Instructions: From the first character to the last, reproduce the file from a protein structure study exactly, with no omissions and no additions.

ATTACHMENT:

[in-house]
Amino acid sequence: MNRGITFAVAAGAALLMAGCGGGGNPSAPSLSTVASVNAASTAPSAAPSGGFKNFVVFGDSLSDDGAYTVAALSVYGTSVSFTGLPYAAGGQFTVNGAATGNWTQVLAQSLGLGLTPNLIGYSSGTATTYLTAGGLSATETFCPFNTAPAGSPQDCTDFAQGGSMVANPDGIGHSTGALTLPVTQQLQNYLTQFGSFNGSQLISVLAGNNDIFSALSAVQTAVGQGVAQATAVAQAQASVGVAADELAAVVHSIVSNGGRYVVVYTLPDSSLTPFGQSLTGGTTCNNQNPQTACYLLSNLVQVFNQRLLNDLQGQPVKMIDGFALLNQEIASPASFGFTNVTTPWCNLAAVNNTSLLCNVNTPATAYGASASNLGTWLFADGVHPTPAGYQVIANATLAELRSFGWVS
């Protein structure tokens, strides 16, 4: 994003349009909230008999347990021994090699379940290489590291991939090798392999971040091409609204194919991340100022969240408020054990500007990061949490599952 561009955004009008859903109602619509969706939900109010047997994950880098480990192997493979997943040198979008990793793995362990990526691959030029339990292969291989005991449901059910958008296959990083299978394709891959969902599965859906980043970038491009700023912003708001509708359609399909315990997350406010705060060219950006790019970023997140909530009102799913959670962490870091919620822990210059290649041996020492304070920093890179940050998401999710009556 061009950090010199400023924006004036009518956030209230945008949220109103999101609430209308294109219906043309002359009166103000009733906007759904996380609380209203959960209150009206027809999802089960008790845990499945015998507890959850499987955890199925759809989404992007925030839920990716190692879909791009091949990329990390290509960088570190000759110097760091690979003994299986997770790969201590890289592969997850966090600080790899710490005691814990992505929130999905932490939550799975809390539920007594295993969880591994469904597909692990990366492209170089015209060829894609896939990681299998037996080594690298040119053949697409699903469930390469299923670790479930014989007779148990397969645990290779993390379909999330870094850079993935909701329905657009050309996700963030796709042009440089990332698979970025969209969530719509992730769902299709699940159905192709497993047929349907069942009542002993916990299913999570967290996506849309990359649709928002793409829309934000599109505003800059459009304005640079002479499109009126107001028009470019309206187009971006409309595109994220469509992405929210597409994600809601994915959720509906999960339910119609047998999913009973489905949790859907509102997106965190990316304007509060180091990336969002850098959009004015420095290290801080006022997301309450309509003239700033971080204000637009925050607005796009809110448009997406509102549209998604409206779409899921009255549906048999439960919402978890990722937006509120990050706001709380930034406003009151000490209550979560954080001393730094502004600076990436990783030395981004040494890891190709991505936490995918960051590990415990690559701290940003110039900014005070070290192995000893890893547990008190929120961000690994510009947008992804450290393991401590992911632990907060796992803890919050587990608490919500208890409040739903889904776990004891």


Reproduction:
[in-house]
Amino acid sequence: MNRGITFAVAAGAALLMAGCGGGGNPSAPSLSTVASVNAASTAPSAAPSGGFKNFVVFGDSLSDDGAYTVAALSVYGTSVSFTGLPYAAGGQFTVNGAATGNWTQVLAQSLGLGLTPNLIGYSSGTATTYLTAGGLSATETFCPFNTAPAGSPQDCTDFAQGGSMVANPDGIGHSTGALTLPVTQQLQNYLTQFGSFNGSQLISVLAGNNDIFSALSAVQTAVGQGVAQATAVAQAQASVGVAADELAAVVHSIVSNGGRYVVVYTLPDSSLTPFGQSLTGGTTCNNQNPQTACYLLSNLVQVFNQRLLNDLQGQPVKMIDGFALLNQEIASPASFGFTNVTTPWCNLAAVNNTSLLCNVNTPATAYGASASNLGTWLFADGVHPTPAGYQVIANATLAELRSFGWVS
């Protein structure tokens, strides 16, 4: 994003349009909230008999347990021994090699379940290489590291991939090798392999971040091409609204194919991340100022969240408020054990500007990061949490599952 561009955004009008859903109602619509969706939900109010047997994950880098480990192997493979997943040198979008990793793995362990990526691959030029339990292969291989005991449901059910958008296959990083299978394709891959969902599965859906980043970038491009700023912003708001509708359609399909315990997350406010705060060219950006790019970023997140909530009102799913959670962490870091919620822990210059290649041996020492304070920093890179940050998401999710009556 061009950090010199400023924006004036009518956030209230945008949220109103999101609430209308294109219906043309002359009166103000009733906007759904996380609380209203959960209150009206027809999802089960008790845990499945015998507890959850499987955890199925759809989404992007925030839920990716190692879909791009091949990329990390290509960088570190000759110097760091690979003994299986997770790969201590890289592969997850966090600080790899710490005691814990992505929130999905932490939550799975809390539920007594295993969880591994469904597909692990990366492209170089015209060829894609896939990681299998037996080594690298040119053949697409699903469930390469299923670790479930014989007779148990397969645990290779993390379909999330870094850079993935909701329905657009050309996700963030796709042009440089990332698979970025969209969530719509992730769902299709699940159905192709497993047929349907069942009542002993916990299913999570967290996506849309990359649709928002793409829309934000599109505003800059459009304005640079002479499109009126107001028009470019309206187009971006409309595109994220469509992405929210597409994600809601994915959720509906999960339910119609047998999913009973489905949790859907509102997106965190990316304007509060180091990336969002850098959009004015420095290290801080006022997301309450309509003239700033971080204000637009925050607005796009809110448009997406509102549209998604409206779409899921009255549906048999439960919402978890990722937006509120990050706001709380930034406003009151000490209550979560954080001393730094502004600076990436990783030395981004040494890891190709991505936490995918960051590990415990690559701290940003110039900014005070070290192995000893890893547990008190929120961000690994510009947008992804450290393991401590992911632990907060796992803890919050587990608490919500208890409040739903889904776990004891």